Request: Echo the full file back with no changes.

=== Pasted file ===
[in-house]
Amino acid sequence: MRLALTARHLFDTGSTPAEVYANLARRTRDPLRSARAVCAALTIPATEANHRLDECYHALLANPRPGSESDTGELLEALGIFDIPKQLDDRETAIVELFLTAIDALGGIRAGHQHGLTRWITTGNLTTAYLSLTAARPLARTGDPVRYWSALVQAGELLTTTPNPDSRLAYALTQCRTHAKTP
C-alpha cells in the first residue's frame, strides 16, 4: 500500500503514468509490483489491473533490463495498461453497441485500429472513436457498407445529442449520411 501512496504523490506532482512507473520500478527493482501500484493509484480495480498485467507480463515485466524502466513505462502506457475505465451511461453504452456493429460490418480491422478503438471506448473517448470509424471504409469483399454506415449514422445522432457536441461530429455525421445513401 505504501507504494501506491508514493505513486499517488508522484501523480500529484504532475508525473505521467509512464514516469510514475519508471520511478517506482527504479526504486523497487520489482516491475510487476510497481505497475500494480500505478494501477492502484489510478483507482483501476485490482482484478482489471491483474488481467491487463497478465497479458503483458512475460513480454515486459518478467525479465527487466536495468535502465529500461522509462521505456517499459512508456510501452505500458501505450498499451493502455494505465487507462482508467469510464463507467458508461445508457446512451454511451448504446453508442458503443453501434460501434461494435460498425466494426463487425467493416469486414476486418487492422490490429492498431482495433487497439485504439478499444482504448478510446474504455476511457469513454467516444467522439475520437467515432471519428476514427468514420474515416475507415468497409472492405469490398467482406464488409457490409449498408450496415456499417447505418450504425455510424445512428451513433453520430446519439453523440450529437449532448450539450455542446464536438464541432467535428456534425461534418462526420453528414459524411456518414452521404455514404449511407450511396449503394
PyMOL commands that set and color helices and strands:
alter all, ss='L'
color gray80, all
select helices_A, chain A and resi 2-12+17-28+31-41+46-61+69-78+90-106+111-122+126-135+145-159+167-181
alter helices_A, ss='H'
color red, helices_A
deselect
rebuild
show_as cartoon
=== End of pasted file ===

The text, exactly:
[in-house]
Amino acid sequence: MRLALTARHLFDTGSTPAEVYANLARRTRDPLRSARAVCAALTIPATEANHRLDECYHALLANPRPGSESDTGELLEALGIFDIPKQLDDRETAIVELFLTAIDALGGIRAGHQHGLTRWITTGNLTTAYLSLTAARPLARTGDPVRYWSALVQAGELLTTTPNPDSRLAYALTQCRTHAKTP
C-alpha cells in the first residue's frame, strides 16, 4: 500500500503514468509490483489491473533490463495498461453497441485500429472513436457498407445529442449520411 501512496504523490506532482512507473520500478527493482501500484493509484480495480498485467507480463515485466524502466513505462502506457475505465451511461453504452456493429460490418480491422478503438471506448473517448470509424471504409469483399454506415449514422445522432457536441461530429455525421445513401 505504501507504494501506491508514493505513486499517488508522484501523480500529484504532475508525473505521467509512464514516469510514475519508471520511478517506482527504479526504486523497487520489482516491475510487476510497481505497475500494480500505478494501477492502484489510478483507482483501476485490482482484478482489471491483474488481467491487463497478465497479458503483458512475460513480454515486459518478467525479465527487466536495468535502465529500461522509462521505456517499459512508456510501452505500458501505450498499451493502455494505465487507462482508467469510464463507467458508461445508457446512451454511451448504446453508442458503443453501434460501434461494435460498425466494426463487425467493416469486414476486418487492422490490429492498431482495433487497439485504439478499444482504448478510446474504455476511457469513454467516444467522439475520437467515432471519428476514427468514420474515416475507415468497409472492405469490398467482406464488409457490409449498408450496415456499417447505418450504425455510424445512428451513433453520430446519439453523440450529437449532448450539450455542446464536438464541432467535428456534425461534418462526420453528414459524411456518414452521404455514404449511407450511396449503394
PyMOL commands that set and color helices and strands:
alter all, ss='L'
color gray80, all
select helices_A, chain A and resi 2-12+17-28+31-41+46-61+69-78+90-106+111-122+126-135+145-159+167-181
alter helices_A, ss='H'
color red, helices_A
deselect
rebuild
show_as cartoon